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|Paradigm||compiled, concurrent, imperative, structured, object-oriented|
|Designed by||S. Tucker Taft|
9.3 / 6 June 2021
|Typing discipline||strong, static|
|OS||Linux, macOS, Windows|
|Filename extensions||.psi, .psl|
|Modula, Ada, Pascal, ML|
Parallel Specification and Implementation Language (ParaSail) is an object-oriented parallel programming language. Its design and ongoing implementation is described in a blog and on its official website.
ParaSail uses a pointer-free programming model, where objects can grow and shrink, and value semantics are used for assignment. It has no global garbage collected heap. Instead, region-based memory management is used throughout. Types can be recursive, so long as the recursive components are declared optional. There are no global variables, no parameter aliasing, and all subexpressions of an expression can be evaluated in parallel. Assertions, preconditions, postconditions, class invariants, etc., are part of the standard syntax, using a Hoare-like notation. Any possible race conditions are detected at compile time.
Initial design of ParaSail began in September 2009, by S. Tucker Taft.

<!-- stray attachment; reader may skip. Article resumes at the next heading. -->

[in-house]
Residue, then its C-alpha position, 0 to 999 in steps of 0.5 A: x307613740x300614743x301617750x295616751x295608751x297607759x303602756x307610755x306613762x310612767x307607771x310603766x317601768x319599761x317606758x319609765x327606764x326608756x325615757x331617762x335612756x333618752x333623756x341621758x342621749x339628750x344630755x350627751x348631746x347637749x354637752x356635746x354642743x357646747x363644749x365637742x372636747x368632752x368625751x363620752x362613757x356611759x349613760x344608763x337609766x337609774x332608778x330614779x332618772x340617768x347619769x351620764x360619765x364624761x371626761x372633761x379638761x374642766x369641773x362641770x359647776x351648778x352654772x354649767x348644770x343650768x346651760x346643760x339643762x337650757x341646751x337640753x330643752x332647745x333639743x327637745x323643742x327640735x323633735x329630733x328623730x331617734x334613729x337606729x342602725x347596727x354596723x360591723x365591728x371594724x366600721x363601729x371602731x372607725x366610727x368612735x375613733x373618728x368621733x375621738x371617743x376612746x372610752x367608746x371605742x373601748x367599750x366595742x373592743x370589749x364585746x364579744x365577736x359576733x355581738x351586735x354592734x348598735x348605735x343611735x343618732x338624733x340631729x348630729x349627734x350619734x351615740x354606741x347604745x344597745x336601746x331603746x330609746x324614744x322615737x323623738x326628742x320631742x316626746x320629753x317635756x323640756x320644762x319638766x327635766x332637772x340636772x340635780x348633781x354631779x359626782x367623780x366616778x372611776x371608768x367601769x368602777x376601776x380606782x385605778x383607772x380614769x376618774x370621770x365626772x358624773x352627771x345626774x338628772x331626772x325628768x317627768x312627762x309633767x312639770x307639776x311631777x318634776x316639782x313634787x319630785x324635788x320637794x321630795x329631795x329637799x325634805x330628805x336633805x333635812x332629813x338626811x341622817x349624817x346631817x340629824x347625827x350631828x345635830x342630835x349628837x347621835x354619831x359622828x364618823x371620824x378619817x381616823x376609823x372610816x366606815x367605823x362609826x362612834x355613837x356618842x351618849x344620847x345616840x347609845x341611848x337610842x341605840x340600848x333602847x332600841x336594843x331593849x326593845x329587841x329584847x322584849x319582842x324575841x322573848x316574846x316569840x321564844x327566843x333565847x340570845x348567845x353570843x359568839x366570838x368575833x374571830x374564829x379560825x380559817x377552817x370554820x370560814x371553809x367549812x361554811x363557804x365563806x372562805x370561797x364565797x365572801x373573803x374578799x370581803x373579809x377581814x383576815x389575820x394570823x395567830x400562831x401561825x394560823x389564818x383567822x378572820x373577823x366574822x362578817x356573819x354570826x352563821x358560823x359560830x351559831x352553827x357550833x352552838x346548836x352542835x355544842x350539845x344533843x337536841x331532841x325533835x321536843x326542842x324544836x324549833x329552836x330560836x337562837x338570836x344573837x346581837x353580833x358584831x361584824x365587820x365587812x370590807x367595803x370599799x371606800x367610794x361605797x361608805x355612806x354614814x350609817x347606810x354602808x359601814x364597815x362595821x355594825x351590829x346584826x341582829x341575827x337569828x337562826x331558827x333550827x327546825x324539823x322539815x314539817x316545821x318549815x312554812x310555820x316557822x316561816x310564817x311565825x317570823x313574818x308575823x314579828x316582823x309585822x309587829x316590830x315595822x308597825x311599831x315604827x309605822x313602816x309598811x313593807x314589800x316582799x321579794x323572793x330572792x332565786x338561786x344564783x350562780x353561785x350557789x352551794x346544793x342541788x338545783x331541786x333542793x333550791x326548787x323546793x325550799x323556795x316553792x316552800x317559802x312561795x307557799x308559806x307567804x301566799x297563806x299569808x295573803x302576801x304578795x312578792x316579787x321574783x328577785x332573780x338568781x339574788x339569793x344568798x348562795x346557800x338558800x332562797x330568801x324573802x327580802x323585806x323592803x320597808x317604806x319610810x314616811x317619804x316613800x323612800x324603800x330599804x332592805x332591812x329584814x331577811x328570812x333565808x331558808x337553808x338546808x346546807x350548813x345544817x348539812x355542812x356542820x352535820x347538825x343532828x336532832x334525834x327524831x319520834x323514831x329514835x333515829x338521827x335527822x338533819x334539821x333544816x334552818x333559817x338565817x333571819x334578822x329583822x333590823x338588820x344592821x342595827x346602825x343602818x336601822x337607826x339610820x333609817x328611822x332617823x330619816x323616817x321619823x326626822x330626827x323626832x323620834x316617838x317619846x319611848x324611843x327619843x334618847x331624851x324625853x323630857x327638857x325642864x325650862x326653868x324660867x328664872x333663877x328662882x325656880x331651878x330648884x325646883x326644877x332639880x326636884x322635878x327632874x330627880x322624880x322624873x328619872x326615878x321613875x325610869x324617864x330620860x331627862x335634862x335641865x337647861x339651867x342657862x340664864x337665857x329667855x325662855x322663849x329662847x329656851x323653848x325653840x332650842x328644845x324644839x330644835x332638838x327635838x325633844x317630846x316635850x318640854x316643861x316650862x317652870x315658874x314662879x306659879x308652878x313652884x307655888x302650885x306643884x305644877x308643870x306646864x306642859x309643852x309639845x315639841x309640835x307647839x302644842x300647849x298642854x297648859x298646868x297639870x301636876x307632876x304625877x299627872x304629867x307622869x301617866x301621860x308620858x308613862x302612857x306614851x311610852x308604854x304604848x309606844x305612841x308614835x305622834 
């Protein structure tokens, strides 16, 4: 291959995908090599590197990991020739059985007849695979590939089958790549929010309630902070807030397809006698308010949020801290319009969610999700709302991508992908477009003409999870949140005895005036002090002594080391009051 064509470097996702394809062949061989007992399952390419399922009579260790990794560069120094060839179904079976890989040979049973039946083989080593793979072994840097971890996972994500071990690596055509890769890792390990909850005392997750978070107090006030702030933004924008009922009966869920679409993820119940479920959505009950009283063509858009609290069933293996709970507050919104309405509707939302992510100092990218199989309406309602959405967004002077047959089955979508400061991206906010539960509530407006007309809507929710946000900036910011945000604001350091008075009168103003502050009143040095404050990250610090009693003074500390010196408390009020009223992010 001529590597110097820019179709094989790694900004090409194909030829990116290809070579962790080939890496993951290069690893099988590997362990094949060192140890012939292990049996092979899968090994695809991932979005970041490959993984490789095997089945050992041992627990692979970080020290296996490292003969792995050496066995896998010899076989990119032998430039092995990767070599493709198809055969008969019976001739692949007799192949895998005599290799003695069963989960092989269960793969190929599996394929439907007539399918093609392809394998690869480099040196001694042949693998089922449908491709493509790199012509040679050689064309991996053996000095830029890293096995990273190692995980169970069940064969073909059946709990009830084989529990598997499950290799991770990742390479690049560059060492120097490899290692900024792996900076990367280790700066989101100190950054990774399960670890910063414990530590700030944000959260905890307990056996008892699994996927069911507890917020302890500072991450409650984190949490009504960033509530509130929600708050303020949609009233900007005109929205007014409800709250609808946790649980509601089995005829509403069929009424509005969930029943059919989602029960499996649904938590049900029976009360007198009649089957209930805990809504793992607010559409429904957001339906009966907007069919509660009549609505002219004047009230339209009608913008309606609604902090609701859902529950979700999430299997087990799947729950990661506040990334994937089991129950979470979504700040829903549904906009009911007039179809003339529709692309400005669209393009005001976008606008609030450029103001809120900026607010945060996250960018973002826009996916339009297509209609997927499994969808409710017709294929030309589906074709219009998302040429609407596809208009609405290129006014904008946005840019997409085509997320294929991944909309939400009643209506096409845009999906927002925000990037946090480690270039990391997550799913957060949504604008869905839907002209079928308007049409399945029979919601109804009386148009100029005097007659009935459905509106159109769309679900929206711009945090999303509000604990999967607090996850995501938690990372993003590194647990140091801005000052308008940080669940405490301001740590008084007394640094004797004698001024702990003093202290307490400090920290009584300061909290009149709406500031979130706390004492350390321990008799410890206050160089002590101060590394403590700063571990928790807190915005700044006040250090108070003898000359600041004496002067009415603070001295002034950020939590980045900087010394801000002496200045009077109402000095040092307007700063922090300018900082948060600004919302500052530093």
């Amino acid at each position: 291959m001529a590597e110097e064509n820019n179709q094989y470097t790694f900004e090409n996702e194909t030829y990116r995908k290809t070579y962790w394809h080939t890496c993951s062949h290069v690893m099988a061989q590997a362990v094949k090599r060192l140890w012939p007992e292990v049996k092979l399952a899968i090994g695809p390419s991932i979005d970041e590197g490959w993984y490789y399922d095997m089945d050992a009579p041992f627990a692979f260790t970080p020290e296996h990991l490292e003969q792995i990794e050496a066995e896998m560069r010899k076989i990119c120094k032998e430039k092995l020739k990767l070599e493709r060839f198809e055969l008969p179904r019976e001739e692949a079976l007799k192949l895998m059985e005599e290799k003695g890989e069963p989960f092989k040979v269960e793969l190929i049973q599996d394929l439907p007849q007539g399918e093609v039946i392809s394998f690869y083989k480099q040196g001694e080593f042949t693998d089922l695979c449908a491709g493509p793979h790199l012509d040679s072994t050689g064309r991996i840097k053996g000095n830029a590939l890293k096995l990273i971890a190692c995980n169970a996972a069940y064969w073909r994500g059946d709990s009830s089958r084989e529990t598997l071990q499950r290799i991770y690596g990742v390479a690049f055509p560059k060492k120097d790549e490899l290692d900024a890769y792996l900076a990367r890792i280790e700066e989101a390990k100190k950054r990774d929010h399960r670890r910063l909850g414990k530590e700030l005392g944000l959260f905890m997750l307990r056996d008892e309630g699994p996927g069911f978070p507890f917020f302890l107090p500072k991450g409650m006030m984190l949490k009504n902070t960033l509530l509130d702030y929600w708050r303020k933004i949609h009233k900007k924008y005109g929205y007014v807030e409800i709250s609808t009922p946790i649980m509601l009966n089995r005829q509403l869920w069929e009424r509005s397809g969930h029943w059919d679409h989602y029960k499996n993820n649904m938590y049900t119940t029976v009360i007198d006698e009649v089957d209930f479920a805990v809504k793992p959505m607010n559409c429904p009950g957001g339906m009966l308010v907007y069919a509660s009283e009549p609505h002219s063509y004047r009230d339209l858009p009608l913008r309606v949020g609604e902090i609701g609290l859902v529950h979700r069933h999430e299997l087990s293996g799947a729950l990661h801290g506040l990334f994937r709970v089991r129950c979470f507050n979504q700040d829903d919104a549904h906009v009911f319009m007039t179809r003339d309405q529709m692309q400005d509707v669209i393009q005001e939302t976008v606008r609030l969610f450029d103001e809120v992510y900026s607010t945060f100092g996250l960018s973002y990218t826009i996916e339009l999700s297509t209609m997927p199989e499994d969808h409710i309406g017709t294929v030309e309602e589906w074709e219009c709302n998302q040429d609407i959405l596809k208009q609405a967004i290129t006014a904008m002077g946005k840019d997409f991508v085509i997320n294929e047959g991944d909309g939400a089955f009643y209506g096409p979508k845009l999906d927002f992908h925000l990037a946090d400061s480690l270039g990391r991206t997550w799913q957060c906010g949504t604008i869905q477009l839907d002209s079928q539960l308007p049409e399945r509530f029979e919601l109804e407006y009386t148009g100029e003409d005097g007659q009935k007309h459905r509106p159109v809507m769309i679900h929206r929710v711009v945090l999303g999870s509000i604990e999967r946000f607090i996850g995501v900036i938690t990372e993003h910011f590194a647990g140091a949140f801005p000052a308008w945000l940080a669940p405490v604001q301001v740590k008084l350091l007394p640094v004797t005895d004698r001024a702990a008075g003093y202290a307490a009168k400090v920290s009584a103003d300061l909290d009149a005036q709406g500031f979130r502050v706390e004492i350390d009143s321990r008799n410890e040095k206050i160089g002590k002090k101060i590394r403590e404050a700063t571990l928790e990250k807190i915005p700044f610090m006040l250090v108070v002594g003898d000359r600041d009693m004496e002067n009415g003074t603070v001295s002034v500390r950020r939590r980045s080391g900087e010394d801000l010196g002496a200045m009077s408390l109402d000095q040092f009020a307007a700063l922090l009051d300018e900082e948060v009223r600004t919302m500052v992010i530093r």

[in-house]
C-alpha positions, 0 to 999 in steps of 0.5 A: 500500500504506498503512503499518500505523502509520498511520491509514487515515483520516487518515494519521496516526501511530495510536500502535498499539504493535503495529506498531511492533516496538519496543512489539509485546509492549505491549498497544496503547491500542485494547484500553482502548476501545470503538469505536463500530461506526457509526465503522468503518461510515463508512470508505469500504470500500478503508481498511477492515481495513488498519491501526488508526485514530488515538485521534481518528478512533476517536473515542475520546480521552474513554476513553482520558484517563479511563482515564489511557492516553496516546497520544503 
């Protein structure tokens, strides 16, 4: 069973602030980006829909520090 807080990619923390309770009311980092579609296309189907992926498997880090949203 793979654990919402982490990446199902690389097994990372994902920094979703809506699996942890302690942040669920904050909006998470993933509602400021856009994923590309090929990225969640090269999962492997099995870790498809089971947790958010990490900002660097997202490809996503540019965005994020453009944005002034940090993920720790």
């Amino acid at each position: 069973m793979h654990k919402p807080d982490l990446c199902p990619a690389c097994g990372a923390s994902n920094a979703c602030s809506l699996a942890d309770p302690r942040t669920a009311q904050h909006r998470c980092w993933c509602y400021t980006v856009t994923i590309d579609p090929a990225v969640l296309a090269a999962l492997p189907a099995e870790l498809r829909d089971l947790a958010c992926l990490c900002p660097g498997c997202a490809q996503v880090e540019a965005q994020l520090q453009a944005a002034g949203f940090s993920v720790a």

Both an interpreter using the ParaSail virtual machine, and an LLVM-based ParaSail compiler are available. Work stealing is used for scheduling ParaSail's light-weight threads. The latest version can be downloaded from the ParaSail website.
This section needs expansion. You can help by adding to it. (February 2018)
More recently, the parallel constructs of ParaSail have been adapted to other syntaxes, to produce Java-like, Python-like, and Ada-like parallel languages, dubbed, respectively, Javallel, Parython, and Sparkel (named after the Ada subset SPARK on which it is based). Compilers and interpreters for these languages are included with the ParaSail implementation.
The following is a Hello world program in ParaSail:
func Hello_World(var IO) is IO.Println("Hello, World"); end func Hello_World;
The following is an interface to a basic map module:
interface BMap<Key_Type is Ordered<>; Element_Type is Assignable<>> is op ""() -> BMap; // Create an empty map func Insert(var BMap; Key : Key_Type; Value : Element_Type); func Find(BMap; Key : Key_Type) -> optional Element_Type; func Delete(var BMap; Key : Key_Type); func Count(BMap) -> Univ_Integer; end interface BMap;
Here is a possible implementation of this map module, using a binary tree: